For its part, Uber said in a statement on Tuesday: “We are fully committed to working with the Land Transportation and Franchising Regulatory Board (LTFRB), but suspending vehicles with pending franchise applications will hurt millions of daily commuters who depend on transport network vehicle services to take them where they need to be, as well as everyday Filipinos and their families… making extra income.”

“We are grateful for the outpouring of support we have received from our riders and partners, and we look forward to the LTFRB’s Technical Working Group so we can all work together to draft regulations that embrace technology to keep the Philippines moving forward,” the company also said.

Grab was also sought for comment but has not responded as of this reporting.

In a statement on Tuesday, the LTFRB maintained that Grab and Uber “broke the rules” by tolerating colorum (informal term for illegal) vehicles.

LTFRB Chairman Martin B. Delgra III said in the statement: “The TNCs agreed to fully comply with the rules at the time they were granted accreditation. With their open and candid admission, it is clear that they have broken those rules grossly, putting at risk the tens of thousands of TNVs without PA or franchise to commit colorum activities.”

“We cannot have one rule regarding colorum for them and another rule for the rest of the modes of public transport, i.e. bus, UV express, taxi and public utility vehicles (PUJ),” Chairman Delgra said further in the statement. “Where service is imbued with public interest, no less than the safety and welfare of the riding public is concerned, regulations become priority.”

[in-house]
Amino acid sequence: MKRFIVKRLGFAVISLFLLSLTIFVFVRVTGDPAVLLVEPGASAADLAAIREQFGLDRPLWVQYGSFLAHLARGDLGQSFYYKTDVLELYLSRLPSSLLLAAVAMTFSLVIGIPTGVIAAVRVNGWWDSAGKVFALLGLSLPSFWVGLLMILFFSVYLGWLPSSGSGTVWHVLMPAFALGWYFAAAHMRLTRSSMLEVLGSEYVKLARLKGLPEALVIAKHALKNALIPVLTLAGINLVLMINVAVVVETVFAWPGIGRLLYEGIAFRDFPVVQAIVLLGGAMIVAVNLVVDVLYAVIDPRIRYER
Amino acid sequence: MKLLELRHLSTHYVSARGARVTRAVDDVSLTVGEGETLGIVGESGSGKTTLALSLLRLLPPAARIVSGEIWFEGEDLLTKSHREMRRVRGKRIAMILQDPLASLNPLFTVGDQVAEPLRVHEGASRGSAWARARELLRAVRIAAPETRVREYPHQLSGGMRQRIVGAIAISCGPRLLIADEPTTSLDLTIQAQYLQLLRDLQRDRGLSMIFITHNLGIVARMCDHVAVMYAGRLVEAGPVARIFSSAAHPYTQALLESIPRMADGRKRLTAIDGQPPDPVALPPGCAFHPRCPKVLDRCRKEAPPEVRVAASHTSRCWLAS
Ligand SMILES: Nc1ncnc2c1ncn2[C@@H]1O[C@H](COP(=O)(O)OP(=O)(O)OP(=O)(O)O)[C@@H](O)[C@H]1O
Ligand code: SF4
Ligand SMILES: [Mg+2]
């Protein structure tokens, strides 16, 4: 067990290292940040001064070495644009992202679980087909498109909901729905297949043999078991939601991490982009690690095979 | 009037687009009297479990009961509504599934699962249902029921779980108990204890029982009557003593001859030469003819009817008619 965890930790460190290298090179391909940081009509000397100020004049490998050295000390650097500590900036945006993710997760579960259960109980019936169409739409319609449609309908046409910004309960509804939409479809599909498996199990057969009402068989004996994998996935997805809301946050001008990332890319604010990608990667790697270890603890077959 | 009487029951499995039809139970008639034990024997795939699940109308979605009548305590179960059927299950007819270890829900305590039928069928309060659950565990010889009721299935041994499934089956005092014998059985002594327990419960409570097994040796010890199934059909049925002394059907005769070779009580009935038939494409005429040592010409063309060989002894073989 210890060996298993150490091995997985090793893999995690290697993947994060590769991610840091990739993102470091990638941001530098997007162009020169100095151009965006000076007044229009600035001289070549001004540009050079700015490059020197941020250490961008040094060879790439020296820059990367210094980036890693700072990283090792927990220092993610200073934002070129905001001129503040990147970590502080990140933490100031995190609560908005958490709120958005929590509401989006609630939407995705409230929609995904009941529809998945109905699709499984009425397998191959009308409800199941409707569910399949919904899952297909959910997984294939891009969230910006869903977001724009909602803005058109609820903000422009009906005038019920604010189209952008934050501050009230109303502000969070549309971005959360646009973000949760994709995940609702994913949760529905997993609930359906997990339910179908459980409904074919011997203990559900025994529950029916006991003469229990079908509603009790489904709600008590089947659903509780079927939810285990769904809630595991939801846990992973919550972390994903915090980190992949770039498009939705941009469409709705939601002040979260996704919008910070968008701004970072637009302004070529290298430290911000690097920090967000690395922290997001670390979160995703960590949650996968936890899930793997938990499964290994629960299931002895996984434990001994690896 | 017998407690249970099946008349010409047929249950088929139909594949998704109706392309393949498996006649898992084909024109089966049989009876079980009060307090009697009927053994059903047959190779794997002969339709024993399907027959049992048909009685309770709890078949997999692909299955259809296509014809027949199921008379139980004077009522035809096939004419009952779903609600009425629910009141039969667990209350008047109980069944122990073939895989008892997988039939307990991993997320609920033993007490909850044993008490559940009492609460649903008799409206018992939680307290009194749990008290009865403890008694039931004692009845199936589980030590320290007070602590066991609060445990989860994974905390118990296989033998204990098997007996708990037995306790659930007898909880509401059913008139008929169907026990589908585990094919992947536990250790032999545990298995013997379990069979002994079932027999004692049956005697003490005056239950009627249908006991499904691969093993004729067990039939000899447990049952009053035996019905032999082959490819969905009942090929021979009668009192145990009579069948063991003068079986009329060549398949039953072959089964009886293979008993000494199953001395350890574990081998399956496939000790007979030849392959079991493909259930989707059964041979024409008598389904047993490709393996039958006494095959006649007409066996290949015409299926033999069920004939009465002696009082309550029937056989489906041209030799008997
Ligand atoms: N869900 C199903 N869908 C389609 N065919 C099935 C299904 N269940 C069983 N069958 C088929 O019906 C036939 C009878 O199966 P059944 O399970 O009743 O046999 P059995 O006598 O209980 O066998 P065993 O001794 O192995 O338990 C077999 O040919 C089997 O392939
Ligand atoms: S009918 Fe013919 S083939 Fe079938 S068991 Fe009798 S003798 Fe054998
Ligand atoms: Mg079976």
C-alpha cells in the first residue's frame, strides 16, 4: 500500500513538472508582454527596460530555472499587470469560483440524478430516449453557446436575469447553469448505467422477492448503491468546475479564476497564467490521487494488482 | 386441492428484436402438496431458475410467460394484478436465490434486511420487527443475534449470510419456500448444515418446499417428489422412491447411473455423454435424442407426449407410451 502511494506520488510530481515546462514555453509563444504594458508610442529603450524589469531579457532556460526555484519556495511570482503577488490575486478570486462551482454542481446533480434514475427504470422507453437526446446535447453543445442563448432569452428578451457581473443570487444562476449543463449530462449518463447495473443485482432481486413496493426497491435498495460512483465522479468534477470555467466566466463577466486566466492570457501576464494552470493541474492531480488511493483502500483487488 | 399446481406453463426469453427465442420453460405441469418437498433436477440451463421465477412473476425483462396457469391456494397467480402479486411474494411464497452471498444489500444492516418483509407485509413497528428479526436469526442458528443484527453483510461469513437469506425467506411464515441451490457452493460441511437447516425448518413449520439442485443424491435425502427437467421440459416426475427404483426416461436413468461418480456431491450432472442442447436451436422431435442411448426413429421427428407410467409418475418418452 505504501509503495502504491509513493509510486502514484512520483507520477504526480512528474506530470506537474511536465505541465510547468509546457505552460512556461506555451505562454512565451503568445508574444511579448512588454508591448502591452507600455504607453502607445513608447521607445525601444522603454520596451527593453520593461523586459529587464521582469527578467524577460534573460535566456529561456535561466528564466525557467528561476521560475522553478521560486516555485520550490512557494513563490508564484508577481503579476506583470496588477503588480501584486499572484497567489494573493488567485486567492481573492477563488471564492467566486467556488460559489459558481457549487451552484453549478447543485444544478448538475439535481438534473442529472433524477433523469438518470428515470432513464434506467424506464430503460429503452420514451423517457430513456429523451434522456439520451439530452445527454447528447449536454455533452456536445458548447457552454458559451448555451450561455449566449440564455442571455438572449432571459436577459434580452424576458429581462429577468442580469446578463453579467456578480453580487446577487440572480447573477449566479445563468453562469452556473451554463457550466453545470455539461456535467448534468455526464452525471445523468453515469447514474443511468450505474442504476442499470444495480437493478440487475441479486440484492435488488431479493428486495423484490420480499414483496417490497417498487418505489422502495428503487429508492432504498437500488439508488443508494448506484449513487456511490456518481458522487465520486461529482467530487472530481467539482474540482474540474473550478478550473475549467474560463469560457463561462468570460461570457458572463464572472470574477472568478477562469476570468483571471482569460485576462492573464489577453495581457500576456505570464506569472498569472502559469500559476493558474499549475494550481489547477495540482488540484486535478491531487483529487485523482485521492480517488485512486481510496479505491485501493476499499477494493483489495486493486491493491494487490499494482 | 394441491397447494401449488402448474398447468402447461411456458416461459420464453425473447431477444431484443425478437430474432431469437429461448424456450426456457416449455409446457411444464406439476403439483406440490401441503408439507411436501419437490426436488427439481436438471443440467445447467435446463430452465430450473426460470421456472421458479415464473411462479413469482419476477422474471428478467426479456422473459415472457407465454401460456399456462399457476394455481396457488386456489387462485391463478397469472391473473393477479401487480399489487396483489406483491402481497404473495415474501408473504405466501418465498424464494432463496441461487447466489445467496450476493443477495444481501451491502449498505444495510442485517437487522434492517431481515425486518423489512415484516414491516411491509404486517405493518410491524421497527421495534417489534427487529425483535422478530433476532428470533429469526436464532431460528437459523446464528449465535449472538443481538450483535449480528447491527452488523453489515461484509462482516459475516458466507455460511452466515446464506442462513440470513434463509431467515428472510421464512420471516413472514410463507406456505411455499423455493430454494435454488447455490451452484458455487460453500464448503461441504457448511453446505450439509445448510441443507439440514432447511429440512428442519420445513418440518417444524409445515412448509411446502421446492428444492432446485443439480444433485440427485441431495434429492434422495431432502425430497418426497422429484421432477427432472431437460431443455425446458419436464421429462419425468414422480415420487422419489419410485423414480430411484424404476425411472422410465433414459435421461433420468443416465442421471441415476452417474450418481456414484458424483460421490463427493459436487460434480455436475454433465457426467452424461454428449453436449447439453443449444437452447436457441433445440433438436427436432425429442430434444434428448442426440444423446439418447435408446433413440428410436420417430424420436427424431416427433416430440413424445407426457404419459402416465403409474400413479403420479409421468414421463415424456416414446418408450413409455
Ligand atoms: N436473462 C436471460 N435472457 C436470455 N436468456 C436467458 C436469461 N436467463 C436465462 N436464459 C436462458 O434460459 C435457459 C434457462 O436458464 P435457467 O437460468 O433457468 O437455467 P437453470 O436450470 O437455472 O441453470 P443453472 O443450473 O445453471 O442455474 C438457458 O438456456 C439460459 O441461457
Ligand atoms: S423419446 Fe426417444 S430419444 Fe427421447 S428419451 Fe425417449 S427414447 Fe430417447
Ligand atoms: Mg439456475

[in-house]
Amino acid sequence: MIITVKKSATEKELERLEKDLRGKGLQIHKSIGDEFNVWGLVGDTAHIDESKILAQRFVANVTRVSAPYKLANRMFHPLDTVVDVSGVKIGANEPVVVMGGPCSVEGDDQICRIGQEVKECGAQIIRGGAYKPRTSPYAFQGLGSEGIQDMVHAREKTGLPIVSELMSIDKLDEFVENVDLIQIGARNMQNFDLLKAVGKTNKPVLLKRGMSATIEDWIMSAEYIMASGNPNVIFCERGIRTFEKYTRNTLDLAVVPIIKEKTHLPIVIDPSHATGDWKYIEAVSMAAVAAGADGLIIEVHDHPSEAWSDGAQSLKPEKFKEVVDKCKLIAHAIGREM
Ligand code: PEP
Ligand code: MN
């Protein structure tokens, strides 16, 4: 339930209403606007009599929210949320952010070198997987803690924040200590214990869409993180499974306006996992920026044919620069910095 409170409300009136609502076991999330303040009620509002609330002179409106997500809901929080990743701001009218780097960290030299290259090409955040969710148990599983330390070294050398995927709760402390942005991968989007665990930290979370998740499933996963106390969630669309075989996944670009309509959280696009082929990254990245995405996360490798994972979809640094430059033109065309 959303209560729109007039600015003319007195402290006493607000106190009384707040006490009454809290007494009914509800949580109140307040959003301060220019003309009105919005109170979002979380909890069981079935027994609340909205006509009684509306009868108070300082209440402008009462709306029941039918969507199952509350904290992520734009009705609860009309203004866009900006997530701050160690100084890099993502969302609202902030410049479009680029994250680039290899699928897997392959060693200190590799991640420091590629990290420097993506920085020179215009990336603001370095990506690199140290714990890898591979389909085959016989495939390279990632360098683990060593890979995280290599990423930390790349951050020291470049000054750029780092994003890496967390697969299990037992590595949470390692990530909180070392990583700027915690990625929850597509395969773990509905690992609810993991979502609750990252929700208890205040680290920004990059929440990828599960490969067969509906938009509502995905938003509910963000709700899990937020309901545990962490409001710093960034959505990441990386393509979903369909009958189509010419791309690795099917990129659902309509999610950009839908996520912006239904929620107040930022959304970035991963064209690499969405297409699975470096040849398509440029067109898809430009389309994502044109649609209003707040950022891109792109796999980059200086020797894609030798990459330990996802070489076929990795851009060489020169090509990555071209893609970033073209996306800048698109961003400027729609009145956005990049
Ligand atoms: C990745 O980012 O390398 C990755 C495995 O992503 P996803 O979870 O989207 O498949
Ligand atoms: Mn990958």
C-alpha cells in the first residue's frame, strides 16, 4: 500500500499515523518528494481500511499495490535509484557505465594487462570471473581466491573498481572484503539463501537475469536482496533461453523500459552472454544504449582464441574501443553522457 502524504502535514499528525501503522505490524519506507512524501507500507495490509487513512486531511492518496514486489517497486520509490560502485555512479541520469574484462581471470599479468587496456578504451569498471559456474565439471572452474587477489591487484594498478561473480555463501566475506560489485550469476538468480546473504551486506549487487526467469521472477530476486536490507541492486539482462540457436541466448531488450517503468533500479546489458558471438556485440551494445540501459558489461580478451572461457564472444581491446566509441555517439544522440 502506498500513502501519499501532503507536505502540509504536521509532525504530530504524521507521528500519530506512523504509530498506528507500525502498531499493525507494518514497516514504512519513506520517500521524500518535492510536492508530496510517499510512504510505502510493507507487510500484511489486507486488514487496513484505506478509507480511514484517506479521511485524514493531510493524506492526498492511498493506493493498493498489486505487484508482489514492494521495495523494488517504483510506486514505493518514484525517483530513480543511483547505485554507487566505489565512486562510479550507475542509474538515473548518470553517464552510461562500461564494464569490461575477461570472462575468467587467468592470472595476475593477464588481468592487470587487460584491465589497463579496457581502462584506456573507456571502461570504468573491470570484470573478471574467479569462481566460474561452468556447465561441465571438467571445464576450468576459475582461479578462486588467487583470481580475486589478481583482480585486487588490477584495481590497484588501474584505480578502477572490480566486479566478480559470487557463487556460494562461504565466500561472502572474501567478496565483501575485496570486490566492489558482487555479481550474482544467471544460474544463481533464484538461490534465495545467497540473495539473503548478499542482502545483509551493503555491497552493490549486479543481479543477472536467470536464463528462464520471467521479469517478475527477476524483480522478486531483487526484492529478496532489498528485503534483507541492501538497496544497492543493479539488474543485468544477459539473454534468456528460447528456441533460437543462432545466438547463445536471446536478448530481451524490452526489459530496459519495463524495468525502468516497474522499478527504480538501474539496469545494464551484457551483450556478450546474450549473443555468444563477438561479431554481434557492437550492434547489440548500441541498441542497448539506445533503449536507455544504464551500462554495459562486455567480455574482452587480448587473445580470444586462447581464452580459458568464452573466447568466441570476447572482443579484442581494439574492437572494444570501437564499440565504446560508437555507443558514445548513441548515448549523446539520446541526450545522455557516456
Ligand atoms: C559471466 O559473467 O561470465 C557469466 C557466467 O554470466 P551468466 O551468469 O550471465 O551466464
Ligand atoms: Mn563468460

The LTFRB maintained that it has not suspended ride-sharing services, but said it would only allow those with PA or CPCs to operate.

The LTFRB also said that it has formed a Technical Working Group (TWG) on ride-sharing apps, which will “discuss issues such as accreditation and pending applications, and the core issues of accountability and dynamic pricing scheme as a way to move things forward.”

Mr. Delgra also said: “Don’t turn the commuters against us. It is the mess that you created (upon) yourselves.” This is in reference to widespread online support for ride-sharing services, including a petition at that had gathered 103,527 signatures as of 4:30 p.m. yesterday.

Winston Mr. Giñez, Delgra’s predecessor in the LTFRB, took to Facebook to air his thoughts on the issue: “The (then) DOTC and our Board in 2015 paved the entry of Transportation Network Vehicle Service (TNVS), like Uber, Grab and UHop, in the entire country. Despite the vociferous objections of taxi associations and operators and their allies in Congress, our Board issued and implemented LTFRB Memo Circulars Nos. 015 -018 to allow and regulate the operations of TNVS as common carriers.”

“For doing so, our country was hailed as the first country in the world to issue national regulations on TNVS. That was forward-looking. That was embracing disruptive technologies, not fighting them. That was promoting safety, convenience and comfort of the commuting public — the primary stakeholders of our agency,” Mr. Giñez added.

Senator Grace Poe, chair of the Senate Committee on Public Services, in a statement said: “We must acknowledge the fact that many of our commuters now rely on Transport Network Vehicles (TNVs) to travel around the city. The companies of TNVs provide services that taxi operators have been remiss to provide in the past decade — point-to-point pick-up and delivery, standardized fare, and safe and comfortable rides.”

“The TNVs provide the comfort and reliability that many of our people look for in public transportation. The LTFRB should therefore strike a balance between regulating TNVs and ensuring that the public need for safe, comfortable, and reliable transportation is met. Thus, until we are able to improve mass transportation, the LTFRB should defer its decision to disallow new applications from Grab and Uber drivers,” Senator Poe added.

The senator also said she will file a resolution and a bill to address these issues. — Ian Nicolas P. Cigaral and Patrizia Paola C. Marcelo